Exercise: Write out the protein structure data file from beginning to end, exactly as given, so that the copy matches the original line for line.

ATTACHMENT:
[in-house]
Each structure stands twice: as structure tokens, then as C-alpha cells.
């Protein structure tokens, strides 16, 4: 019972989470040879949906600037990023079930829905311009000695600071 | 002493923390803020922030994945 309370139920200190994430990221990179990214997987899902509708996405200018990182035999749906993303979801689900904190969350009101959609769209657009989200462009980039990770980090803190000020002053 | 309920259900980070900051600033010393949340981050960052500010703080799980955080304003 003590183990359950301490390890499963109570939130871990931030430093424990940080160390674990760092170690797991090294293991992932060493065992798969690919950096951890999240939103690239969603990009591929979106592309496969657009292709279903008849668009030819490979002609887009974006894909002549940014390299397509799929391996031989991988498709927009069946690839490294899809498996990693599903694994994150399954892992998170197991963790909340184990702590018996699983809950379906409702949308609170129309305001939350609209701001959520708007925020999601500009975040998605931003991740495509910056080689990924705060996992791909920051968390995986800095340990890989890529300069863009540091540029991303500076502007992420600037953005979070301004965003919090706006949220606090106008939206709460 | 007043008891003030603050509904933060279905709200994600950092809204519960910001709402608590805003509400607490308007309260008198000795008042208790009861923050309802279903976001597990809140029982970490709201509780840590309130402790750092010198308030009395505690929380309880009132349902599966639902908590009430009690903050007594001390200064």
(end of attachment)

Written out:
[in-house]
Each structure stands twice: as structure tokens, then as C-alpha cells.
């Protein structure tokens, strides 16, 4: 019972989470040879949906600037990023079930829905311009000695600071 | 002493923390803020922030994945 309370139920200190994430990221990179990214997987899902509708996405200018990182035999749906993303979801689900904190969350009101959609769209657009989200462009980039990770980090803190000020002053 | 309920259900980070900051600033010393949340981050960052500010703080799980955080304003 003590183990359950301490390890499963109570939130871990931030430093424990940080160390674990760092170690797991090294293991992932060493065992798969690919950096951890999240939103690239969603990009591929979106592309496969657009292709279903008849668009030819490979002609887009974006894909002549940014390299397509799929391996031989991988498709927009069946690839490294899809498996990693599903694994994150399954892992998170197991963790909340184990702590018996699983809950379906409702949308609170129309305001939350609209701001959520708007925020999601500009975040998605931003991740495509910056080689990924705060996992791909920051968390995986800095340990890989890529300069863009540091540029991303500076502007992420600037953005979070301004965003919090706006949220606090106008939206709460 | 007043008891003030603050509904933060279905709200994600950092809204519960910001709402608590805003509400607490308007309260008198000795008042208790009861923050309802279903976001597990809140029982970490709201509780840590309130402790750092010198308030009395505690929380309880009132349902599966639902908590009430009690903050007594001390200064």